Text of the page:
The claimants purchased Eventbrite stock in the company’s IPO at US$23 a share which started declining on 7 March 2019, upon the release of Eventbrite’s annual financial results and the admission that the Ticketfly integration “will impact revenues in the short-term”. The share price continued to drop.

“With the company’s future uncertain, the prospect that settlement class members would recover anything looked dim”

The investors filed for damages with a class-action lawsuit but have recently negotiated a $1.9 million settlement, noting that the challenges faced by Eventbrite as a result of Covid-19 reduced the prospect of a better pay-out down the line, according to Law360.

They also noted that similar litigation against Eventbrite in the Californian state courts had also been dismissed, reducing chances of winning the lawsuit.

Their legal counsel told the judge: “Dimming the prospects of any recovery, during litigation, the world was struck by the worst pandemic it suffered since 1918 – particularly bad news for a company whose business is helping customers plan live events”.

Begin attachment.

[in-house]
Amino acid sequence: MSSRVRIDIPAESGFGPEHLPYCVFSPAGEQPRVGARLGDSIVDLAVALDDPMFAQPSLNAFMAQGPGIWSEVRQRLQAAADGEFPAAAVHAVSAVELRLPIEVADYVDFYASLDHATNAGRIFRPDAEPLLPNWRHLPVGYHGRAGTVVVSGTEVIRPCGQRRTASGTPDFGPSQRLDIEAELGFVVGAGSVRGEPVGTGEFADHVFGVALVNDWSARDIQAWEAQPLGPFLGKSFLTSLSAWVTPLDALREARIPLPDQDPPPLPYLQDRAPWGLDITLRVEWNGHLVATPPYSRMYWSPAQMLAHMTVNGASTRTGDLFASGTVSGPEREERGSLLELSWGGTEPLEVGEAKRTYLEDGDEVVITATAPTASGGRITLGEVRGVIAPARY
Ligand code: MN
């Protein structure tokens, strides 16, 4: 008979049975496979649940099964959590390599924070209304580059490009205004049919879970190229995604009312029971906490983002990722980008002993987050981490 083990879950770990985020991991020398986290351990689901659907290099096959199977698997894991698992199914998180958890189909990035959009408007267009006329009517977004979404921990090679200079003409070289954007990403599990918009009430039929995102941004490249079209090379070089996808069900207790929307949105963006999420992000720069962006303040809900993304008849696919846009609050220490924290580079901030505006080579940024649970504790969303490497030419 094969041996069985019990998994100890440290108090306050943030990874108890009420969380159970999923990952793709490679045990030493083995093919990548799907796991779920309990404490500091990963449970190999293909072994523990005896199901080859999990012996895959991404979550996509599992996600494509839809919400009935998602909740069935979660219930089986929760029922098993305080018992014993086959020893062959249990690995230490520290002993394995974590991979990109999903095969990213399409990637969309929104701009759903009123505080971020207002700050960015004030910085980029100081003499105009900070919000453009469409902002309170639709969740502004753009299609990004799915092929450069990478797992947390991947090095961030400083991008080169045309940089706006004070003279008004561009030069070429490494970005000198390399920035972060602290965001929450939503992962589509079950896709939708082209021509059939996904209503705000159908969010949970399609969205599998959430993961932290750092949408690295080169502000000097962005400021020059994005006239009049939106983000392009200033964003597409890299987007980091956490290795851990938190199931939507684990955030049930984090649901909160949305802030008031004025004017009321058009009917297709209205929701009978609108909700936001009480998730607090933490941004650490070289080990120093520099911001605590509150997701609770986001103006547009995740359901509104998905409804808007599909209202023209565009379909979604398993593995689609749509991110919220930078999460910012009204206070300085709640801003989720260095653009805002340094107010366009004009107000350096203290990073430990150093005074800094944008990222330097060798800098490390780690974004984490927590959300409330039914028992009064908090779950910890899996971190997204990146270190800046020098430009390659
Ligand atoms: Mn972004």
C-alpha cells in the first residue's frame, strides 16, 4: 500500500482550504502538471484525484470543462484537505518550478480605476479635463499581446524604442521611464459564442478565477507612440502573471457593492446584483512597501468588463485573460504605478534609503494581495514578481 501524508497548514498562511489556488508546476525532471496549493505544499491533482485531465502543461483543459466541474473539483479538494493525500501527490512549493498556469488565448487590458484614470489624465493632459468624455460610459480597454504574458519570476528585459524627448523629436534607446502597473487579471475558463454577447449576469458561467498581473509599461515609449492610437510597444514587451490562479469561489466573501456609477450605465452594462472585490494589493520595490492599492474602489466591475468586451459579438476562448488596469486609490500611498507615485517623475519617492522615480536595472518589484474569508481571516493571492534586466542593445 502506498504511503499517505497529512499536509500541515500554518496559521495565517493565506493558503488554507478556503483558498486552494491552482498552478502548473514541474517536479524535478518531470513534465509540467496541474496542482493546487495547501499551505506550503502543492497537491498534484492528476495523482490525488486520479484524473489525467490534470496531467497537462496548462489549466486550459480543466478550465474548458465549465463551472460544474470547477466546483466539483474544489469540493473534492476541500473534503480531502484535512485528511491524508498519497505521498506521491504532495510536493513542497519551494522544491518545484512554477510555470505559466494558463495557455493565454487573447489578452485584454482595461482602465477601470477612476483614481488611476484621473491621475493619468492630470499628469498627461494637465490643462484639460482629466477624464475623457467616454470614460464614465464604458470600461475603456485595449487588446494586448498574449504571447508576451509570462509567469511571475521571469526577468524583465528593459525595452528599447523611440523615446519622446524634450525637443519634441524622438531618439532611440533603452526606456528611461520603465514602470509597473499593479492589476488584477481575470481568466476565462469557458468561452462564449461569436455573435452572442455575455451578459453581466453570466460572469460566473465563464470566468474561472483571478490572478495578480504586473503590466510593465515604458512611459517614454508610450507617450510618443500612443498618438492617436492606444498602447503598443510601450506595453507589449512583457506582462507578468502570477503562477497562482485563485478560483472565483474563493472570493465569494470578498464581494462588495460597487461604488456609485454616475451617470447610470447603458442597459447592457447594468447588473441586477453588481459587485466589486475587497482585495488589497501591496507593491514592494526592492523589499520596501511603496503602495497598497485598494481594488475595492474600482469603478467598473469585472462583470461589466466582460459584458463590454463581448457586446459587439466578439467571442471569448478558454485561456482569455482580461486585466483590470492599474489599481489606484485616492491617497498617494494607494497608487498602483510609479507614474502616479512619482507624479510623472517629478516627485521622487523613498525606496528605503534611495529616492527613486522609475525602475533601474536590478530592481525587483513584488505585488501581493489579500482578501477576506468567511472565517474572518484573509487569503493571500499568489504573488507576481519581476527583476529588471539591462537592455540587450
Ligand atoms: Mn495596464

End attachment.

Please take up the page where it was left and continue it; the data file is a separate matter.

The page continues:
“With claims against Eventbrite dismissed in state and federal court”, they went on, “and the company’s future uncertain, the prospect that settlement class members would recover anything looked dim. Yet, lead counsel nonetheless were able to negotiate the $1.9 million settlement”.

And while a lower sum than originally hoped, that cash “will nonetheless prove meaningful for settlement class members”.

Eventbrite recently released its earnings report for the second fiscal quarter of 2020, with net revenue for the period dropping more than 90%.  The report also revealed that the company’s net revenue was just $8.4 million for the quarter, down from $80.8 million in Q2 2019.

For the same period, Eventbrite chalked up a $38.6 million net loss, up sharply from the $14.8 million loss from the previous year. Eventbrite also reported that their advanced payout balance is now $244 million, reduced by $111 million since March.